Tuesday, January 20th, Riverbed Technology announced its acquisition of Mazu Networks for $25 million in cash with the possibility of an additional payment up to $22 million if future sales meet or exceed $35 million in the 12 months after closing. Mazu, which provides an application and device performance monitoring and reporting solution, will be integrated with Riverbed’s current WAN Optimization offering to provide a more comprehensive solution for enterprises. In addition, the move also shows a competitive response to Blue Coat Systems’ acquisition of Packeteer last year.
Mazu’s history in network performance reporting and analysis makes it a great acquisition for Riverbed, further promoting its broader appeal to enterprises seeking this information for capacity planning, governance, and security needs. Additionally, as Mazu is a genuine innovator in application dependency mapping and application analysis, the acquisition instantly fortifies Riverbed as a credible player in application performance optimization. The full circle of application visibility and control is needed to fulfill this market need and now Riverbed has both phases of the cycle covered.
The analysis elements of application performance optimization remain as some of the most difficult goals in IT, but it is essential that we all find tools to improve this situation. Many tools can tell us we have a problem, but few can tell us why. While no vendor has yet conquered this enigma, Mazu offers technology that is among the more promising methods. Forrester believes this will serve Riverbed well and more importantly, its customers.
IT Service Management (ITSM) is all about the applications. Optimizing IT services requires us to optimize applications, not to simply report on them. The word “management” implies action. Reporting still requires action to be manual. Manual action must be minimized, so tighter linkages between data collection, reporting, analysis, and active controls are needed for optimization. As you build these linkages, you get closer to a vision of automating service adaptation. We are far from that utopian vision, but we inch closer with each link. The Riverbed-Mazu combination promises to connect several of these links.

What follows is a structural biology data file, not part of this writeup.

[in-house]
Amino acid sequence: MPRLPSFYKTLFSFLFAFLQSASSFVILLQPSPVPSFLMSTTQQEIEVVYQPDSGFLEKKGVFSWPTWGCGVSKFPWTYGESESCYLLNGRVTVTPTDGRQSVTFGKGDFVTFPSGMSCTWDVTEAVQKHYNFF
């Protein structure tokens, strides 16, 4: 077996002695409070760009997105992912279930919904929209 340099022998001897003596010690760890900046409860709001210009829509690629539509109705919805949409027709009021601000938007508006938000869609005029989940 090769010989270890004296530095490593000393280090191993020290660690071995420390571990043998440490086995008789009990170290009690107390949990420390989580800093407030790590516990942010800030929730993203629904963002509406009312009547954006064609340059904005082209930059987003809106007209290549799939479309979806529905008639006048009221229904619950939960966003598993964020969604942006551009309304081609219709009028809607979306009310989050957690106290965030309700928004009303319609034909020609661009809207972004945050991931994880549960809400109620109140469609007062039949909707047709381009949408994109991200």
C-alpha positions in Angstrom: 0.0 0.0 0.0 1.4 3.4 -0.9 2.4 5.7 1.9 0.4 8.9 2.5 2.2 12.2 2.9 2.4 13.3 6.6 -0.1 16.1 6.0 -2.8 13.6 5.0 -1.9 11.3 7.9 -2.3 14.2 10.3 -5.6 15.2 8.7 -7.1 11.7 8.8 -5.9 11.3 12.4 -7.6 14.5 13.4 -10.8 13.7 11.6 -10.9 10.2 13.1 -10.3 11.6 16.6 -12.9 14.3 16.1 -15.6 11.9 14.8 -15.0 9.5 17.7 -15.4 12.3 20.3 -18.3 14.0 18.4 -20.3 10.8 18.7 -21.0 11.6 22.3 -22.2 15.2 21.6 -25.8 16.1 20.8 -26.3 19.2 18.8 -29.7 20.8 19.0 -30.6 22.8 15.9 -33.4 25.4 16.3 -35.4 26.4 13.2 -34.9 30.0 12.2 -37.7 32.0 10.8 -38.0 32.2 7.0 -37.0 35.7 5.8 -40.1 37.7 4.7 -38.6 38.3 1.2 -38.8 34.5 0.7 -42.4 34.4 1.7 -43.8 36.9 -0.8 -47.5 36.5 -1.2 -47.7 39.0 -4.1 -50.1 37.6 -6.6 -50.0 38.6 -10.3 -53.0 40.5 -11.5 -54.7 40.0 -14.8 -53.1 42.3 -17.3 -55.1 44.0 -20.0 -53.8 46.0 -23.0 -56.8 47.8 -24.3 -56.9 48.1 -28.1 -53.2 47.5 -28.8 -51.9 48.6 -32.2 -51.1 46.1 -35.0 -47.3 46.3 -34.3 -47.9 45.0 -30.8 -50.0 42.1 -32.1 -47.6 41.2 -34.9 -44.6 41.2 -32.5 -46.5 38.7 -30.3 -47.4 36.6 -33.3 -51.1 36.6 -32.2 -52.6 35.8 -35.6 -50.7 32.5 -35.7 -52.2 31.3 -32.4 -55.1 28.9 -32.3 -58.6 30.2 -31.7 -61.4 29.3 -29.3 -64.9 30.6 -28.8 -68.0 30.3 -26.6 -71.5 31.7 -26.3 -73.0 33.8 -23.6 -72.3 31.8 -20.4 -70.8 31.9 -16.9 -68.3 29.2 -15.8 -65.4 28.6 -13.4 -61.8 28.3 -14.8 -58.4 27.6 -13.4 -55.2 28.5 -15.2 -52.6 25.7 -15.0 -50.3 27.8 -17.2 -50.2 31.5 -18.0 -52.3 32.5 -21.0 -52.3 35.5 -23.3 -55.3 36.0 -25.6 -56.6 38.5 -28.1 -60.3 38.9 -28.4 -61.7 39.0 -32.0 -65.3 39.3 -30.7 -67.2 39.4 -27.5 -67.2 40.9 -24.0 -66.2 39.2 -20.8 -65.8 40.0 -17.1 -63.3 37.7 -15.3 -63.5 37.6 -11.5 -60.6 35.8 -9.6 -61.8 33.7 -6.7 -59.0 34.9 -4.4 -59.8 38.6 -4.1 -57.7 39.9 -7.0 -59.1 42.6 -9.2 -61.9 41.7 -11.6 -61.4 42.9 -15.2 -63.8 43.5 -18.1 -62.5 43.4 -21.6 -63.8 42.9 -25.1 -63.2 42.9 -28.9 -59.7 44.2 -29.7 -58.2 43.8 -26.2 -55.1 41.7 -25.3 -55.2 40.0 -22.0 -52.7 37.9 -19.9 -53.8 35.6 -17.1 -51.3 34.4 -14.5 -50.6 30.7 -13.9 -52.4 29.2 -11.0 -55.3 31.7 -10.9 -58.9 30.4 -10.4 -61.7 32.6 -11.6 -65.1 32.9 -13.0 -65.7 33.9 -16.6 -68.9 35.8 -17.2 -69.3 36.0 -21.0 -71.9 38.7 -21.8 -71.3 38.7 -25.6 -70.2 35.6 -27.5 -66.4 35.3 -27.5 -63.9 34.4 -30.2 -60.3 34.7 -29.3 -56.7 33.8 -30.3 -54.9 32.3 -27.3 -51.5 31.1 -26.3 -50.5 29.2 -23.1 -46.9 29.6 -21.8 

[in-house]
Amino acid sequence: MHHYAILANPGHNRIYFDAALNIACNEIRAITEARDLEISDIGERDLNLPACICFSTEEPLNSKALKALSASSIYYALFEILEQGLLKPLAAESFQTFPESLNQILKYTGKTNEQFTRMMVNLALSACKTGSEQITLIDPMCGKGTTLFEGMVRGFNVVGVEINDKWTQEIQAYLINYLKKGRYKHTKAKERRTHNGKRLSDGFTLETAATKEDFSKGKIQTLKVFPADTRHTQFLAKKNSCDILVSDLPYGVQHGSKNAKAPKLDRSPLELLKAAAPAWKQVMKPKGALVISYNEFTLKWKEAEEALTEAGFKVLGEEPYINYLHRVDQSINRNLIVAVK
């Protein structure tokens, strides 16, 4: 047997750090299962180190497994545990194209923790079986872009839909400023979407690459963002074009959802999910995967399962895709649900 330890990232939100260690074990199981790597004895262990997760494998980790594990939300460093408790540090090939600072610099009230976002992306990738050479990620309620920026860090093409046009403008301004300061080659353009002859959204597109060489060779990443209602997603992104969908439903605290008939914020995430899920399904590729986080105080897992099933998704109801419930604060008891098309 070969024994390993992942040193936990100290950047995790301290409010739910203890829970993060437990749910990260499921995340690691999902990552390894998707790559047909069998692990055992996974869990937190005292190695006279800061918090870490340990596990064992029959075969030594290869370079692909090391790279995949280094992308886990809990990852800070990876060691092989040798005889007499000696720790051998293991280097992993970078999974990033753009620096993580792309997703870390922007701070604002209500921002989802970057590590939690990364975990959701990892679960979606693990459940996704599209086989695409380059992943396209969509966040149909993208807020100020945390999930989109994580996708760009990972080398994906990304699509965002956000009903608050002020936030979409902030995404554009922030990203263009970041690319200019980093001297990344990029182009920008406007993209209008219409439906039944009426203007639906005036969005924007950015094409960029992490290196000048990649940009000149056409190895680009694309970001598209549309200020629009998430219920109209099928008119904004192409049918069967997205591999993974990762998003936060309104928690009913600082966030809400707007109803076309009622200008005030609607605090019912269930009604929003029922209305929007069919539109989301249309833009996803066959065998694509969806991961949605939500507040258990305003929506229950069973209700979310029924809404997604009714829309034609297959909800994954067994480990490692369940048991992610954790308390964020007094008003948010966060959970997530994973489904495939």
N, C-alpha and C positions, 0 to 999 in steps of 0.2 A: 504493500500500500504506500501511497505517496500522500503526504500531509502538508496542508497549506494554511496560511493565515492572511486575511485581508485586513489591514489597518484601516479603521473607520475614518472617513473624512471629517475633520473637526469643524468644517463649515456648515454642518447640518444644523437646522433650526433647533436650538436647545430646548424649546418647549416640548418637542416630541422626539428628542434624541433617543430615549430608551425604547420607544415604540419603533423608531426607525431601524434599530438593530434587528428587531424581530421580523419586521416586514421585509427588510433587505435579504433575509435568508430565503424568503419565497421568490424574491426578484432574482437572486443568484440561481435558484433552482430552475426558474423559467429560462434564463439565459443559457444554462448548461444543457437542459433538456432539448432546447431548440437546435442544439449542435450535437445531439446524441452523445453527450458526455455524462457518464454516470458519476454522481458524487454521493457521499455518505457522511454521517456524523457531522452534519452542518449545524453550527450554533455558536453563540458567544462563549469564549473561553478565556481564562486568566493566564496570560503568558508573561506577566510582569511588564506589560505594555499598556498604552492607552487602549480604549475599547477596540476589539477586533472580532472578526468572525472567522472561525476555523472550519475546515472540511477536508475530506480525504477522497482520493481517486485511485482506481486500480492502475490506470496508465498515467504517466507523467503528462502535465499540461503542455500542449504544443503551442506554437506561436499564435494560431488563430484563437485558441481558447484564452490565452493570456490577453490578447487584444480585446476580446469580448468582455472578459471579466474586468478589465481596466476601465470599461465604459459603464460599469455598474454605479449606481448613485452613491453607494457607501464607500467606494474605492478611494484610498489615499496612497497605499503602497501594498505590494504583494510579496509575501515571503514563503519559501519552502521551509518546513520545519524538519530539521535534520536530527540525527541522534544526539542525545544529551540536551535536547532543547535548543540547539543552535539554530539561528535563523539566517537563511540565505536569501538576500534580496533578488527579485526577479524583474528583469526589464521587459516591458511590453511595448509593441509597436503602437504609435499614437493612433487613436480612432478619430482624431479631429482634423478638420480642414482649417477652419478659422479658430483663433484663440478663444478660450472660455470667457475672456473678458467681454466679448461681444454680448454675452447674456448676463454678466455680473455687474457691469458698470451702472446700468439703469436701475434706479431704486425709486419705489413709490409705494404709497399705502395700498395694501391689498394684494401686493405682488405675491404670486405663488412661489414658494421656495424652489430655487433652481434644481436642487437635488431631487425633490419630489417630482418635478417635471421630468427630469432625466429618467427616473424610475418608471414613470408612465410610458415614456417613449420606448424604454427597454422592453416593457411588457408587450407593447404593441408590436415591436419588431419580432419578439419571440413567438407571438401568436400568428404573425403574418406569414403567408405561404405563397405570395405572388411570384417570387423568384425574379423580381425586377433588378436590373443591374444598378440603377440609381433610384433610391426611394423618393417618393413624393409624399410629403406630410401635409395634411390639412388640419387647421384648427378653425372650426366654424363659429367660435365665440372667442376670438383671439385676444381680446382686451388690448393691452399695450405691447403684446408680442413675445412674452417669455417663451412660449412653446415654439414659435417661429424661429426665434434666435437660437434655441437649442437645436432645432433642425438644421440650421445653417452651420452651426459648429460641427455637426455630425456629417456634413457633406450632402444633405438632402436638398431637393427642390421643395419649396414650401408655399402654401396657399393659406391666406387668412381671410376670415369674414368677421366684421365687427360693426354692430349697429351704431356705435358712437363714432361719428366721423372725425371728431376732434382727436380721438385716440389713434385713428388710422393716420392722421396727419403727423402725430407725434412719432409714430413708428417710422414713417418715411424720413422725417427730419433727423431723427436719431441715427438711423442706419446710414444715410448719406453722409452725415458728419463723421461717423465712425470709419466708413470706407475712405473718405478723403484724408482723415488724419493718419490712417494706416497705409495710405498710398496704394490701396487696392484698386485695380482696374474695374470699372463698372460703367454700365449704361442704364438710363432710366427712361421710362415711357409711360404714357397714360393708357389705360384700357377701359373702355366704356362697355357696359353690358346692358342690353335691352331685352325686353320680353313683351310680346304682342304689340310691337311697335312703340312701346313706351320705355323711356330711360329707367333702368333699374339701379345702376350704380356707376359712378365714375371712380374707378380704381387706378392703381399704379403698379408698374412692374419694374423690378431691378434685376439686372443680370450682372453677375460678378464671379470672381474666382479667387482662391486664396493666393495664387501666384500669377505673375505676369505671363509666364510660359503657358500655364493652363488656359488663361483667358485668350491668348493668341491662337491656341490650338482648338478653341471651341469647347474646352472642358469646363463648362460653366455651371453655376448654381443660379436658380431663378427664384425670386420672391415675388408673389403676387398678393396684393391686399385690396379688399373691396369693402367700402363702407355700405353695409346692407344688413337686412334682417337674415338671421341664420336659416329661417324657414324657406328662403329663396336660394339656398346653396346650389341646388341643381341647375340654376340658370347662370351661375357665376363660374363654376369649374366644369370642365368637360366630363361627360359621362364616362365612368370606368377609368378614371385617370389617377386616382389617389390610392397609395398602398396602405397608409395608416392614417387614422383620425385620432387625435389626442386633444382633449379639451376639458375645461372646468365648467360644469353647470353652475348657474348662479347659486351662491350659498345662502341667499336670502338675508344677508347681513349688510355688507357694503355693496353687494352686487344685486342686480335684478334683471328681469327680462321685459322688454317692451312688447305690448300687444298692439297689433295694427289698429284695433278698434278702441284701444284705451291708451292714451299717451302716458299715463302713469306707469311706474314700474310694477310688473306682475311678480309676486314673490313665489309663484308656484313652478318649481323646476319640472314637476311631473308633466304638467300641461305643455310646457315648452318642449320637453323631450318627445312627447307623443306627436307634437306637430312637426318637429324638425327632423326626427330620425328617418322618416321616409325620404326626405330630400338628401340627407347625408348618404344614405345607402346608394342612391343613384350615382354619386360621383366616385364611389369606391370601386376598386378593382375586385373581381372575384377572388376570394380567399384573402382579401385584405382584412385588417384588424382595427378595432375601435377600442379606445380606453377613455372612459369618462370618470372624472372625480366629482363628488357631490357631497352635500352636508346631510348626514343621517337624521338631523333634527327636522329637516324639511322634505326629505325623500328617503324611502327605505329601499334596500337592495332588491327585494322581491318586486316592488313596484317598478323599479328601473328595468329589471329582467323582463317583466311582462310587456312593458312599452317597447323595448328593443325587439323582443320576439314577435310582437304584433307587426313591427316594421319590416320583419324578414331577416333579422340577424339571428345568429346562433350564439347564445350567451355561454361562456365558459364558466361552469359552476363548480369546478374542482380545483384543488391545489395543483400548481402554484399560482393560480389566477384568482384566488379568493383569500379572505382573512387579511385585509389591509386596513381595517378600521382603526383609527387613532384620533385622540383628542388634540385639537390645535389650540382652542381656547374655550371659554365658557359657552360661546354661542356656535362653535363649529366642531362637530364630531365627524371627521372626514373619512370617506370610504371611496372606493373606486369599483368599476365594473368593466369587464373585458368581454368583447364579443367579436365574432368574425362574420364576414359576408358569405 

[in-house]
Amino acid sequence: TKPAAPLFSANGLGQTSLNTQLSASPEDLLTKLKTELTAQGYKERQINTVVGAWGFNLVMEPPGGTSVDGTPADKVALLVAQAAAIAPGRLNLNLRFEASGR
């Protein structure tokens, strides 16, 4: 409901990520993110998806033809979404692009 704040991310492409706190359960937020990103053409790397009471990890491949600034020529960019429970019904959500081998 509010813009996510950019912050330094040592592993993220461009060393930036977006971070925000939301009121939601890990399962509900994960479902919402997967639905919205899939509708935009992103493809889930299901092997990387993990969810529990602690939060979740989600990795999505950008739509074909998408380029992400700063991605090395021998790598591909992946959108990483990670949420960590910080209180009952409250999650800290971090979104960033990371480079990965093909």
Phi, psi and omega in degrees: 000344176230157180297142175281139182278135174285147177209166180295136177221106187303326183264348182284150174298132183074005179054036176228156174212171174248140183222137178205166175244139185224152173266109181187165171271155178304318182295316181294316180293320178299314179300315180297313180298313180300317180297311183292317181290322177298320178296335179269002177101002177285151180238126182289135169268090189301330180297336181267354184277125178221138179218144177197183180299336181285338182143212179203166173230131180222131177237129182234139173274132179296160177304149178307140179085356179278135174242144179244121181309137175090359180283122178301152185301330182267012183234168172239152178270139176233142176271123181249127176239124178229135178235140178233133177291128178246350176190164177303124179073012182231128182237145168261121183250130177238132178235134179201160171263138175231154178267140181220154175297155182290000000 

The typical assimilation pains will delay the desired joint benefits of the marriage, as they do with all acquisitions. Still, this is a good fit for both companies. Riverbed needs improvements in the analysis phase and Mazu needs a) an active purpose for its analysis (i.e., what do you do with this information?) and b) a partner to give it better staying power in the market. As we stated, Mazu is a novel innovator, but too small. Current market conditions will prove hostile to smaller vendors. Customers may love the solution, but they need to know the vendor will be there for them in the future. This combination certainly helps.
In summary, the union of Riverbed and Mazu is a good step forward for application performance optimization. It is time for the industry to merge functions to deliver true optimization of applications. Control (Riverbed) is handicapped by a lack of guiding information. Analysis (Mazu) fails to accomplish its full promise without integration to a control platform. Together, they offer a much more compelling solution. Be patient, as this realization will take at least a year to materialize.
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